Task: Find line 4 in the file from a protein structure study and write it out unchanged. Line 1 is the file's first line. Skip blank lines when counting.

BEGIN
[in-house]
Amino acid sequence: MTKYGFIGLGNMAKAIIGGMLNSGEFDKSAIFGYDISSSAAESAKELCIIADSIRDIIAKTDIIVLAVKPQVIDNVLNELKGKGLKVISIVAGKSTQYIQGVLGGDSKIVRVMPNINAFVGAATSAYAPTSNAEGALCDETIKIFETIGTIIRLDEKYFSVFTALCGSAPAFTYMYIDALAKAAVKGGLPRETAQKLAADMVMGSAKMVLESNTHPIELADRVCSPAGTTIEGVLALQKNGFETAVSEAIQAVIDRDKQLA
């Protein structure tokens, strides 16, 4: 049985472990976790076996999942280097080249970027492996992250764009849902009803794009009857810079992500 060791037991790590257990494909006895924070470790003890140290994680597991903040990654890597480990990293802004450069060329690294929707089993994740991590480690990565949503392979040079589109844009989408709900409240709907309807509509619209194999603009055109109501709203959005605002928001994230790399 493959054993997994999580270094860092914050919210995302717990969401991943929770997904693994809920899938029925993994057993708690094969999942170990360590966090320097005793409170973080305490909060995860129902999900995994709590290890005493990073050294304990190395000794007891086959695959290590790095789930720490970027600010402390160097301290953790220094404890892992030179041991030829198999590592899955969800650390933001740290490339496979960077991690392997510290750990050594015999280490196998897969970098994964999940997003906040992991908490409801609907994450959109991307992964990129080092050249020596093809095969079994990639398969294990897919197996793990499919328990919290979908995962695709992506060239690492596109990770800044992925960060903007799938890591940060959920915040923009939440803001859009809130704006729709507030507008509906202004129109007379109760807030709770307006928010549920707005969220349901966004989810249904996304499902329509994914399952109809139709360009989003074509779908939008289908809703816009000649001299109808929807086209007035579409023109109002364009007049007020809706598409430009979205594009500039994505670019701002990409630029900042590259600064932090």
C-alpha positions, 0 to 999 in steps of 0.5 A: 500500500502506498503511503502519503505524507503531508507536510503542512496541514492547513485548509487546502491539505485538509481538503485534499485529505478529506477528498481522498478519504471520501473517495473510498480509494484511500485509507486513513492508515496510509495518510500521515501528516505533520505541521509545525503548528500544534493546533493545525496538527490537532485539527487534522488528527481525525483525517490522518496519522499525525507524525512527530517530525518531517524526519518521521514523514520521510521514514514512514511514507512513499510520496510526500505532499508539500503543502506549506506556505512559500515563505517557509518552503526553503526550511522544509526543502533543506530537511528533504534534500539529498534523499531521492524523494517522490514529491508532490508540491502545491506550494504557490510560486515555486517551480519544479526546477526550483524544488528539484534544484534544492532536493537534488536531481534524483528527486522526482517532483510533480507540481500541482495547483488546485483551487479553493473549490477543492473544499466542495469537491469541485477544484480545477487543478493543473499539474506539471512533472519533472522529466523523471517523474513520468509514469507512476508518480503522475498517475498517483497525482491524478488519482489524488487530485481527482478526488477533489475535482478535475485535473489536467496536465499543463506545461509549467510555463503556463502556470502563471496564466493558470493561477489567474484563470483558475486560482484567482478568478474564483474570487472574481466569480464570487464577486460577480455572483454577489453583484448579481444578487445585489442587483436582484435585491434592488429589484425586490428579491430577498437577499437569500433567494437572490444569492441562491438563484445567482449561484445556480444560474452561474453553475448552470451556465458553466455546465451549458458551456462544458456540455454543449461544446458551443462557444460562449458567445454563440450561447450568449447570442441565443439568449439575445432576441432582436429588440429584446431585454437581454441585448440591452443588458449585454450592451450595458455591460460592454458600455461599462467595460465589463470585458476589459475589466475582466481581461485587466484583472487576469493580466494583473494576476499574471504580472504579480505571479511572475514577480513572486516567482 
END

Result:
C-alpha positions, 0 to 999 in steps of 0.5 A: 500500500502506498503511503502519503505524507503531508507536510503542512496541514492547513485548509487546502491539505485538509481538503485534499485529505478529506477528498481522498478519504471520501473517495473510498480509494484511500485509507486513513492508515496510509495518510500521515501528516505533520505541521509545525503548528500544534493546533493545525496538527490537532485539527487534522488528527481525525483525517490522518496519522499525525507524525512527530517530525518531517524526519518521521514523514520521510521514514514512514511514507512513499510520496510526500505532499508539500503543502506549506506556505512559500515563505517557509518552503526553503526550511522544509526543502533543506530537511528533504534534500539529498534523499531521492524523494517522490514529491508532490508540491502545491506550494504557490510560486515555486517551480519544479526546477526550483524544488528539484534544484534544492532536493537534488536531481534524483528527486522526482517532483510533480507540481500541482495547483488546485483551487479553493473549490477543492473544499466542495469537491469541485477544484480545477487543478493543473499539474506539471512533472519533472522529466523523471517523474513520468509514469507512476508518480503522475498517475498517483497525482491524478488519482489524488487530485481527482478526488477533489475535482478535475485535473489536467496536465499543463506545461509549467510555463503556463502556470502563471496564466493558470493561477489567474484563470483558475486560482484567482478568478474564483474570487472574481466569480464570487464577486460577480455572483454577489453583484448579481444578487445585489442587483436582484435585491434592488429589484425586490428579491430577498437577499437569500433567494437572490444569492441562491438563484445567482449561484445556480444560474452561474453553475448552470451556465458553466455546465451549458458551456462544458456540455454543449461544446458551443462557444460562449458567445454563440450561447450568449447570442441565443439568449439575445432576441432582436429588440429584446431585454437581454441585448440591452443588458449585454450592451450595458455591460460592454458600455461599462467595460465589463470585458476589459475589466475582466481581461485587466484583472487576469493580466494583473494576476499574471504580472504579480505571479511572475514577480513572486516567482 